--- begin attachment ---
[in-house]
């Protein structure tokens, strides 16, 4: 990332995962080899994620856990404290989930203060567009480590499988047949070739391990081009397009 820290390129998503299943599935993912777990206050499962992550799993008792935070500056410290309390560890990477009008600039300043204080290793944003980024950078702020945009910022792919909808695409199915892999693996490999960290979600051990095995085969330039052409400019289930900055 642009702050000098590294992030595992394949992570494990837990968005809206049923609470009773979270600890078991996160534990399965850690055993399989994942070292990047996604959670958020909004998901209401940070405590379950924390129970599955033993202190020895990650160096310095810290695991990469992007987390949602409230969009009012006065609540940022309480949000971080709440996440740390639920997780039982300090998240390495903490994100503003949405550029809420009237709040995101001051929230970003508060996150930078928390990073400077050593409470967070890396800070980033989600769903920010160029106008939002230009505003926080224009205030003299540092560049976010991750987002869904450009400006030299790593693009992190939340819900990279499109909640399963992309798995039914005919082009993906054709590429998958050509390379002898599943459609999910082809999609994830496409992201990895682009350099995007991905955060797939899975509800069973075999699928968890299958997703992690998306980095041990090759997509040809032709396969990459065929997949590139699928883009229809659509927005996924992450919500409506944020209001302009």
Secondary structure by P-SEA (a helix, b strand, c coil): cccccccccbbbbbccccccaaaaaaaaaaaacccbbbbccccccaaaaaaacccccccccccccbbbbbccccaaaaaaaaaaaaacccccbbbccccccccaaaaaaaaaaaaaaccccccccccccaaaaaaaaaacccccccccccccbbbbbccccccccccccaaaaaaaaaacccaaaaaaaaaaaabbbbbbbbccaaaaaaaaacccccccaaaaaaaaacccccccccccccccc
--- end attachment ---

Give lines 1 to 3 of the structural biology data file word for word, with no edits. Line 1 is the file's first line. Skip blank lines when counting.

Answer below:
[in-house]
């Protein structure tokens, strides 16, 4: 990332995962080899994620856990404290989930203060567009480590499988047949070739391990081009397009 820290390129998503299943599935993912777990206050499962992550799993008792935070500056410290309390560890990477009008600039300043204080290793944003980024950078702020945009910022792919909808695409199915892999693996490999960290979600051990095995085969330039052409400019289930900055 642009702050000098590294992030595992394949992570494990837990968005809206049923609470009773979270600890078991996160534990399965850690055993399989994942070292990047996604959670958020909004998901209401940070405590379950924390129970599955033993202190020895990650160096310095810290695991990469992007987390949602409230969009009012006065609540940022309480949000971080709440996440740390639920997780039982300090998240390495903490994100503003949405550029809420009237709040995101001051929230970003508060996150930078928390990073400077050593409470967070890396800070980033989600769903920010160029106008939002230009505003926080224009205030003299540092560049976010991750987002869904450009400006030299790593693009992190939340819900990279499109909640399963992309798995039914005919082009993906054709590429998958050509390379002898599943459609999910082809999609994830496409992201990895682009350099995007991905955060797939899975509800069973075999699928968890299958997703992690998306980095041990090759997509040809032709396969990459065929997949590139699928883009229809659509927005996924992450919500409506944020209001302009």
Secondary structure by P-SEA (a helix, b strand, c coil): cccccccccbbbbbccccccaaaaaaaaaaaacccbbbbccccccaaaaaaacccccccccccccbbbbbccccaaaaaaaaaaaaacccccbbbccccccccaaaaaaaaaaaaaaccccccccccccaaaaaaaaaacccccccccccccbbbbbccccccccccccaaaaaaaaaacccaaaaaaaaaaaabbbbbbbbccaaaaaaaaacccccccaaaaaaaaacccccccccccccccc